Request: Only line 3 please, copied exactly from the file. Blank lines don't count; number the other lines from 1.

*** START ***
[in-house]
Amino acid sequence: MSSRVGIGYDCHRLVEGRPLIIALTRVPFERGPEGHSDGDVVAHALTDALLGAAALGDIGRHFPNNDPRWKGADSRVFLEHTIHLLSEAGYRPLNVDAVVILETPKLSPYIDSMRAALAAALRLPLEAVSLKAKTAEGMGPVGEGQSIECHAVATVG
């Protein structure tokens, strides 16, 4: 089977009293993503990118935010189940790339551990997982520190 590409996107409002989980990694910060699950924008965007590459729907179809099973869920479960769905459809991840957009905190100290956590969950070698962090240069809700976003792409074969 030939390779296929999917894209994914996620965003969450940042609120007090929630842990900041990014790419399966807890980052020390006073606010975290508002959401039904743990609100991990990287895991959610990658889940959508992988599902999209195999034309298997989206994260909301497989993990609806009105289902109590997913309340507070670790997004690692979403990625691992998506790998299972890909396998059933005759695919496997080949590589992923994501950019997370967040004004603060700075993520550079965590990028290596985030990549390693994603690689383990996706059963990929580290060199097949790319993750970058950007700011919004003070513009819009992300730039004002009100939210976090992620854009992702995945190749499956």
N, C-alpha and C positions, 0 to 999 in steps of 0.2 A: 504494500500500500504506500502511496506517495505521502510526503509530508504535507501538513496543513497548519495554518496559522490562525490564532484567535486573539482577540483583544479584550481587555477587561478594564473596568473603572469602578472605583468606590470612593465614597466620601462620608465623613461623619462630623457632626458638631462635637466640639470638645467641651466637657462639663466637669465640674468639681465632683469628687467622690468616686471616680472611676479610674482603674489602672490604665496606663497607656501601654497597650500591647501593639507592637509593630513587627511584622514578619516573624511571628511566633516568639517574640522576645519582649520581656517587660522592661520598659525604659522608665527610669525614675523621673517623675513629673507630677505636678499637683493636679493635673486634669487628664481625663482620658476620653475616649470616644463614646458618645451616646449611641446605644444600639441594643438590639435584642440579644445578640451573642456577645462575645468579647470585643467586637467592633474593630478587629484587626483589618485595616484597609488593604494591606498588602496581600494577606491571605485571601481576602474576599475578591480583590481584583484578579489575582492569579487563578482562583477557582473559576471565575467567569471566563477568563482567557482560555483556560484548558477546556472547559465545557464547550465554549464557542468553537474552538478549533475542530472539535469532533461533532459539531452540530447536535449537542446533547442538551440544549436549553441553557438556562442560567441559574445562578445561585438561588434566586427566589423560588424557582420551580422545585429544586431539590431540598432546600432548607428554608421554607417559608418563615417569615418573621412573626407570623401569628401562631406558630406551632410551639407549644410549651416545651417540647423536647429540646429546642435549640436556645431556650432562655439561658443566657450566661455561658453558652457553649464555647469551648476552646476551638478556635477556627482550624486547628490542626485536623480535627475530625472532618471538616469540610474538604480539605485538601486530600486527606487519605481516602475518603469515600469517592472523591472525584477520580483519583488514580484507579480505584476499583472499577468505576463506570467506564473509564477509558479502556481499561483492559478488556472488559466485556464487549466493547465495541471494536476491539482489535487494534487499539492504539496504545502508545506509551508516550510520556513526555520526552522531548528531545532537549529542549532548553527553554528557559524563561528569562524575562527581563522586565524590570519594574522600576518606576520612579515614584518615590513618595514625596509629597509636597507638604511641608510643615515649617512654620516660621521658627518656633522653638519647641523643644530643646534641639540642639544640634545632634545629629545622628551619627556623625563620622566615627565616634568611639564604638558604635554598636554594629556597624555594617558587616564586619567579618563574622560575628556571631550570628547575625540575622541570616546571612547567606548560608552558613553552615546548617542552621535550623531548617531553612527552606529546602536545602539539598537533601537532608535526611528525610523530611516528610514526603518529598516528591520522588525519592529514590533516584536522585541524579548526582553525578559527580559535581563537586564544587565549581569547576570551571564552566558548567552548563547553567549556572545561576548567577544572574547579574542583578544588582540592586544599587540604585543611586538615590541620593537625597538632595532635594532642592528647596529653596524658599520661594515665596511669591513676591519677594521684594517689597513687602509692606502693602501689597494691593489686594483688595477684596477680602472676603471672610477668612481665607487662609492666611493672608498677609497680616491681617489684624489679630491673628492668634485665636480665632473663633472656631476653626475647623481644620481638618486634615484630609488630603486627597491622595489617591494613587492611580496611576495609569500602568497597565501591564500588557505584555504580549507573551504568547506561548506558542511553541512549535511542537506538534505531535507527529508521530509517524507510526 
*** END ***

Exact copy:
């Protein structure tokens, strides 16, 4: 089977009293993503990118935010189940790339551990997982520190 590409996107409002989980990694910060699950924008965007590459729907179809099973869920479960769905459809991840957009905190100290956590969950070698962090240069809700976003792409074969 030939390779296929999917894209994914996620965003969450940042609120007090929630842990900041990014790419399966807890980052020390006073606010975290508002959401039904743990609100991990990287895991959610990658889940959508992988599902999209195999034309298997989206994260909301497989993990609806009105289902109590997913309340507070670790997004690692979403990625691992998506790998299972890909396998059933005759695919496997080949590589992923994501950019997370967040004004603060700075993520550079965590990028290596985030990549390693994603690689383990996706059963990929580290060199097949790319993750970058950007700011919004003070513009819009992300730039004002009100939210976090992620854009992702995945190749499956």